Which Joe gave his name to ‘sloppy joes’? We look at five interesting sandwiches and their lexical origins.
A person who takes possession of land between the death of the owner and the accession of the legal heir.
Early 16th century; earliest use found in John Rastell (c1475–1536), lawyer and printer. From Anglo-Norman abatour person who abates (in a tenement); in later use with remodelling of the suffix after -or.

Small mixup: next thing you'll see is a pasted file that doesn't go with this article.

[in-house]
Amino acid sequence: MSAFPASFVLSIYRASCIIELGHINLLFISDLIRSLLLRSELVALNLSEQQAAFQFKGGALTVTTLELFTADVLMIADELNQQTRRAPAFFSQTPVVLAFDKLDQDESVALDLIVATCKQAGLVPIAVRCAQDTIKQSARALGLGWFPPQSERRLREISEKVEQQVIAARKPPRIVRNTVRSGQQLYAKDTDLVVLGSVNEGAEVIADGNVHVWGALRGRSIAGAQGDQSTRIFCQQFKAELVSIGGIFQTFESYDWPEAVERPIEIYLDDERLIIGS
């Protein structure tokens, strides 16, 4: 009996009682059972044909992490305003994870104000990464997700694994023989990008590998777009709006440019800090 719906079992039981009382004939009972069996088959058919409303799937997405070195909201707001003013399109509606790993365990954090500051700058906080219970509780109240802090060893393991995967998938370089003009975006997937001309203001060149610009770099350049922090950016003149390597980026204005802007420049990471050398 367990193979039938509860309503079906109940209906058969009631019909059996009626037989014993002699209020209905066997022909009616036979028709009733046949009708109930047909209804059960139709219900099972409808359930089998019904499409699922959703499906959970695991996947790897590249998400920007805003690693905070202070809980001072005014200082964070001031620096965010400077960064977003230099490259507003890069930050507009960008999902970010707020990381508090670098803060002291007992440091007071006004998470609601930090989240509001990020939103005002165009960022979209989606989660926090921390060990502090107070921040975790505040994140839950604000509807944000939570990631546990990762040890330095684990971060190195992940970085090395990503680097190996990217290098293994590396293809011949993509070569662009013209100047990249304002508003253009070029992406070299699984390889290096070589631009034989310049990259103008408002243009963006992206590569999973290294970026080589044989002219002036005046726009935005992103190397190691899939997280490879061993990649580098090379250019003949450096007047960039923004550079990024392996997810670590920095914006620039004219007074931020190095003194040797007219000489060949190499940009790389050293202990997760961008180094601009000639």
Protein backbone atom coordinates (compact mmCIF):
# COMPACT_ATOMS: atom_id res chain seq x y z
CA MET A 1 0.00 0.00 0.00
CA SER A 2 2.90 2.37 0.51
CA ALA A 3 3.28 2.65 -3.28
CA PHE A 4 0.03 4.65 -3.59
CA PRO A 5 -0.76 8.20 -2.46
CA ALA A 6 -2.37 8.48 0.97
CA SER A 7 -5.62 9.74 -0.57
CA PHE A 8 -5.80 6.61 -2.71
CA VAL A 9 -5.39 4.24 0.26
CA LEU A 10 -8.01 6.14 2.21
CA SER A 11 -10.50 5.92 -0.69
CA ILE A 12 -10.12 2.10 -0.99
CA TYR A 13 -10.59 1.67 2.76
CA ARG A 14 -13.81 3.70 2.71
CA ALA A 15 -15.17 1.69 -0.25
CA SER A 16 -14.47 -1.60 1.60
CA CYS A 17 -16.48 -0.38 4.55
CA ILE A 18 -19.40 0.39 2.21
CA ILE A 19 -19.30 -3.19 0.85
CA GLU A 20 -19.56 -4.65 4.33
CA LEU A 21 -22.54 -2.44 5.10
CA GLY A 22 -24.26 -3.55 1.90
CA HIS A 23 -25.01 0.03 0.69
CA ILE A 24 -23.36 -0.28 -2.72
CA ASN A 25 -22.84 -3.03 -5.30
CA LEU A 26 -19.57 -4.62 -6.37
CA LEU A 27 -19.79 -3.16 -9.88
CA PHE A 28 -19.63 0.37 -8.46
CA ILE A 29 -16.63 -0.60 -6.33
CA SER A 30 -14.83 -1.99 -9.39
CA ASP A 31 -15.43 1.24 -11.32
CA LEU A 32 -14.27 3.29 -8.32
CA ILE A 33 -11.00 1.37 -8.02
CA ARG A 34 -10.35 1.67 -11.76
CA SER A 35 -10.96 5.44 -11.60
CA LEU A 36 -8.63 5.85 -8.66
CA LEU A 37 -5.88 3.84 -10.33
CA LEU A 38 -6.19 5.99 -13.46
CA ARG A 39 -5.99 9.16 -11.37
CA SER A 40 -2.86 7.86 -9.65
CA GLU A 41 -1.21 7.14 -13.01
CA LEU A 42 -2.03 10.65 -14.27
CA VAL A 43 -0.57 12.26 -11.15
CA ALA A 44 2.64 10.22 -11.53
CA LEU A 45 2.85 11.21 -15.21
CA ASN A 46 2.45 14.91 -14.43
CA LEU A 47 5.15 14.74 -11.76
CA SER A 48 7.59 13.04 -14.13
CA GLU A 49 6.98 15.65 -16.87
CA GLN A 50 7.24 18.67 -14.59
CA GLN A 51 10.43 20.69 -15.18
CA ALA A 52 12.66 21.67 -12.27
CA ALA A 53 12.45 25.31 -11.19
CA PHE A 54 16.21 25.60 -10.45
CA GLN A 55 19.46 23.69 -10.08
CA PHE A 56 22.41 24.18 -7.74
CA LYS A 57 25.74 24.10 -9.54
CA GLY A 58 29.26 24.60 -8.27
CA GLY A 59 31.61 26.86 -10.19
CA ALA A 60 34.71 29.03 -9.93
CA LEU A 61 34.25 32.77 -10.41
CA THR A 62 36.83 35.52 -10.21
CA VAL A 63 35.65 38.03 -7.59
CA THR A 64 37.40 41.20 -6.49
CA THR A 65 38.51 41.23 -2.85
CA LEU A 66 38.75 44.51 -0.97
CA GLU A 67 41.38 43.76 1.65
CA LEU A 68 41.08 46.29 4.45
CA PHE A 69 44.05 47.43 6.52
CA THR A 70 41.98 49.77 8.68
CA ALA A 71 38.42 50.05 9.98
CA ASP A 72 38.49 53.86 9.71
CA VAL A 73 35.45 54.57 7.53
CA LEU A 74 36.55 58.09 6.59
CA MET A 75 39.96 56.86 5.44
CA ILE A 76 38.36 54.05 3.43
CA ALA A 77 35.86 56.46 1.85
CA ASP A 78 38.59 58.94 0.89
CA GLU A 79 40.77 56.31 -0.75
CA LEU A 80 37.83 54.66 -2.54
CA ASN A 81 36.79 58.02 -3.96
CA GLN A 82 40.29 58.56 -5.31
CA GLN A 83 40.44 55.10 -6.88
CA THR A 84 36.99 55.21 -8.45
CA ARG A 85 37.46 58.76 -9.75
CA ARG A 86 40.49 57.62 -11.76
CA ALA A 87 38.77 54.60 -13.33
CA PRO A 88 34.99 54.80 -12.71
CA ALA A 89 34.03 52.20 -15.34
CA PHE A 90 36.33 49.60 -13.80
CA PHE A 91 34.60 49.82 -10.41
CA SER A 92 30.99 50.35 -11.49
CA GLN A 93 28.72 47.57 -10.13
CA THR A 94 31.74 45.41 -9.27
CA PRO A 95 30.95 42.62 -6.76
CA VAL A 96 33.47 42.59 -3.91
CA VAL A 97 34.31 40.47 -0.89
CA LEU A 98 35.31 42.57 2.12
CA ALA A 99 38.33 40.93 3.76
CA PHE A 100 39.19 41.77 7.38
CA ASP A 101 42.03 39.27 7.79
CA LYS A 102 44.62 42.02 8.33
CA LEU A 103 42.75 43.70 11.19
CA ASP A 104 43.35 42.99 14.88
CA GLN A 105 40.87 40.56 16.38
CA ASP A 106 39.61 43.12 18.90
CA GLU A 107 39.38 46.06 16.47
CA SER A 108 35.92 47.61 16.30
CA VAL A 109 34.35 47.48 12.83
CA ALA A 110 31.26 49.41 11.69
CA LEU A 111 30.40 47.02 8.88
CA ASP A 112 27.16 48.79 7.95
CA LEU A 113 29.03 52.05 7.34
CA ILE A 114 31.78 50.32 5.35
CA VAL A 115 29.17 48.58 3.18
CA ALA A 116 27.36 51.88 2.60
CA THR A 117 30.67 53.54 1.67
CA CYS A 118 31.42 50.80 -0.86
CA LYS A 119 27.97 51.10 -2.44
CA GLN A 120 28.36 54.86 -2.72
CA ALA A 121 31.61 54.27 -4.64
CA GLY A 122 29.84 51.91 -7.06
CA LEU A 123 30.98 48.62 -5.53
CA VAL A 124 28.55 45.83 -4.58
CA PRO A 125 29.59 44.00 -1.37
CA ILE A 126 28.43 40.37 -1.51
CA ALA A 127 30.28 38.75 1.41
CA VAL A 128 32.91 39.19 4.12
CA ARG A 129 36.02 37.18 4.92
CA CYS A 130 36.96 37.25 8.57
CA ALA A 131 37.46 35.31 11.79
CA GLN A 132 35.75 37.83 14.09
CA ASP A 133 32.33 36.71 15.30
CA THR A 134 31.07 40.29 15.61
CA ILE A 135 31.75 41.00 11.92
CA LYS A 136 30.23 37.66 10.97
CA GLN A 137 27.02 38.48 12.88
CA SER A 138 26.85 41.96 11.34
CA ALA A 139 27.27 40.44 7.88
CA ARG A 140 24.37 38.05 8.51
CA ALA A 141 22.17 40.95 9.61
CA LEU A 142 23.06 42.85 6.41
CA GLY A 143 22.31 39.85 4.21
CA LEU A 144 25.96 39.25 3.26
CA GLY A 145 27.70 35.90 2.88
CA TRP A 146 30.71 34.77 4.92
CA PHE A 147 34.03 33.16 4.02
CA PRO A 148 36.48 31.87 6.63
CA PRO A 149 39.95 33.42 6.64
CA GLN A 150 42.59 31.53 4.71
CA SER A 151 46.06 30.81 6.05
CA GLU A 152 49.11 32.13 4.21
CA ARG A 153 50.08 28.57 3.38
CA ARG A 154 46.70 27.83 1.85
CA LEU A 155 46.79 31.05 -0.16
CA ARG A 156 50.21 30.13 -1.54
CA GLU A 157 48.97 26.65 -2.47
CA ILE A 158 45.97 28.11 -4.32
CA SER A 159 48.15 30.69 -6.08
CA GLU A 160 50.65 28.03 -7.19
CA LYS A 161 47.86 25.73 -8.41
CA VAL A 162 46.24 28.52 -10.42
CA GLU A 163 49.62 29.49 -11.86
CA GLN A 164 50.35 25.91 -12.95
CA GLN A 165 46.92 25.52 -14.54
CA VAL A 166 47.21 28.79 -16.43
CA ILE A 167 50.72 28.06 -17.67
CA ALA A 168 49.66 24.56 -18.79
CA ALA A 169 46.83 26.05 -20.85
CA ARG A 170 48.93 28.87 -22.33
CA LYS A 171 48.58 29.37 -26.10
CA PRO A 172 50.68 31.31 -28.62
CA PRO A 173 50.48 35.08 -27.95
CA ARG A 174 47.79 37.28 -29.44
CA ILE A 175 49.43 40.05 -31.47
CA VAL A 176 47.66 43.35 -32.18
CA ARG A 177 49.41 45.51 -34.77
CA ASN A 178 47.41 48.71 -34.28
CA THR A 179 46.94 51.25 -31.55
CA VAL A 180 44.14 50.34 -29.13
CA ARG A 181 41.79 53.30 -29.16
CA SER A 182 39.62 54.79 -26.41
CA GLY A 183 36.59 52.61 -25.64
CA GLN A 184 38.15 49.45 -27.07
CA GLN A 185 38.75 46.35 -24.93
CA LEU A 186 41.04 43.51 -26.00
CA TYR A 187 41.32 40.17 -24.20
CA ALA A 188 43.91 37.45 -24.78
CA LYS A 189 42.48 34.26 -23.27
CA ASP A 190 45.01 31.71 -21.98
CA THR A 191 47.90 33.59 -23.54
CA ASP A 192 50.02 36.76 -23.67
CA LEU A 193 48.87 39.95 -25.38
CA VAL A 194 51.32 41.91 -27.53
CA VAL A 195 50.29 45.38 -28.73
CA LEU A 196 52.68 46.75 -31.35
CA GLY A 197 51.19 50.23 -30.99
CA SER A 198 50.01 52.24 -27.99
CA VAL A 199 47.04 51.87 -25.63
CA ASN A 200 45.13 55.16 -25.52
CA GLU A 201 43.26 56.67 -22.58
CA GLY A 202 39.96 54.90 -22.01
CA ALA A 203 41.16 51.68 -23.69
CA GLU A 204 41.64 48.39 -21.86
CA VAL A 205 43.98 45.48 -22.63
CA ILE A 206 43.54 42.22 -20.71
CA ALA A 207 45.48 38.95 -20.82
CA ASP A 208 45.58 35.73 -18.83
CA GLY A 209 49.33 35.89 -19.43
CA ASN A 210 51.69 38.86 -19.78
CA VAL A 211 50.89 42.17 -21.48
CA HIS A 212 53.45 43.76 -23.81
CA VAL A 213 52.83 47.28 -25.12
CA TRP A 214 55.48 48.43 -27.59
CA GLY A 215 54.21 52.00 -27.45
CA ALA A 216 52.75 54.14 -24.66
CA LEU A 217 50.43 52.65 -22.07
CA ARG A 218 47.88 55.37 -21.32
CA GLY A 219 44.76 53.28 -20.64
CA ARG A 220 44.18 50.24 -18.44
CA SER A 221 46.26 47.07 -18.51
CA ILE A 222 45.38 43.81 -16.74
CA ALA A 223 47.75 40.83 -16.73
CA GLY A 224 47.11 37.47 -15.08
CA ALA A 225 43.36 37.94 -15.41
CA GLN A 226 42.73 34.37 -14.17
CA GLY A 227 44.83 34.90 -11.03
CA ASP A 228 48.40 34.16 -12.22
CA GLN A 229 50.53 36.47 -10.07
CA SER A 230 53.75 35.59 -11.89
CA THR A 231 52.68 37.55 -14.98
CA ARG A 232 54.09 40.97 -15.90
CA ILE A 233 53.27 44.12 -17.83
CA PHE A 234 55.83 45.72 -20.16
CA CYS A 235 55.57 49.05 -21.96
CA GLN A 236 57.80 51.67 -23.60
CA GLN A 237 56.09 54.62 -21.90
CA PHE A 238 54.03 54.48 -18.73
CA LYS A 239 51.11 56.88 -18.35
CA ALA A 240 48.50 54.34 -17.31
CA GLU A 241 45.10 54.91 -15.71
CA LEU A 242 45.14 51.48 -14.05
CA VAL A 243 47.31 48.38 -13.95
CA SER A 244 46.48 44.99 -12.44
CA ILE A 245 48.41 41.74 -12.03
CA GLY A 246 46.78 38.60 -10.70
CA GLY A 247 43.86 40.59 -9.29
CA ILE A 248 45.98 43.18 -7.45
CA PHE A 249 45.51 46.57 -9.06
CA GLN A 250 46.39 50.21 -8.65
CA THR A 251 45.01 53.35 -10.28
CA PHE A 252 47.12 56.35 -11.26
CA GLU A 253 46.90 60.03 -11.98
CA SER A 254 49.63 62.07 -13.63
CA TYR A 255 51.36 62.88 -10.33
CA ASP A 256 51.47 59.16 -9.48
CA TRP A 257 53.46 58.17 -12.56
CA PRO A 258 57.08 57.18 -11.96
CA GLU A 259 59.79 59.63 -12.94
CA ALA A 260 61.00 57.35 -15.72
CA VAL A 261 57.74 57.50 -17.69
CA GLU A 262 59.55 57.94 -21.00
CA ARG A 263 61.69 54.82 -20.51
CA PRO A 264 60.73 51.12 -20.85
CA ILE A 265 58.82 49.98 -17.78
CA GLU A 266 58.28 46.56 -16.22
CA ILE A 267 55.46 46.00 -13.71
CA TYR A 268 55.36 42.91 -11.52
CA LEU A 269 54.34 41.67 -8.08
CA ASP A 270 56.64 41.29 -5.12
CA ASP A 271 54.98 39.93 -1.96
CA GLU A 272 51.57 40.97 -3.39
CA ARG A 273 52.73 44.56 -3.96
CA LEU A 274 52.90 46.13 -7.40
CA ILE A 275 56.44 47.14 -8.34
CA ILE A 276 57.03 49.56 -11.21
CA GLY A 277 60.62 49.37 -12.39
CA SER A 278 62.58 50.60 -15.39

Abater.See also abater
Late 16th century; earliest use found in Samuel Daniel (?1563–1619), poet and historian. From abate + -or. Compare Middle French abatteur person who takes down, knocks down, fells. Compare also Anglo-Norman abatour.
We take a look at several popular, though confusing, punctuation marks.
From Afghanistan to Zimbabwe, discover surprising and intriguing language facts from around the globe.
The definitions of ‘buddy’ and ‘bro’ in the OED have recently been revised. We explore their history and increase in popularity.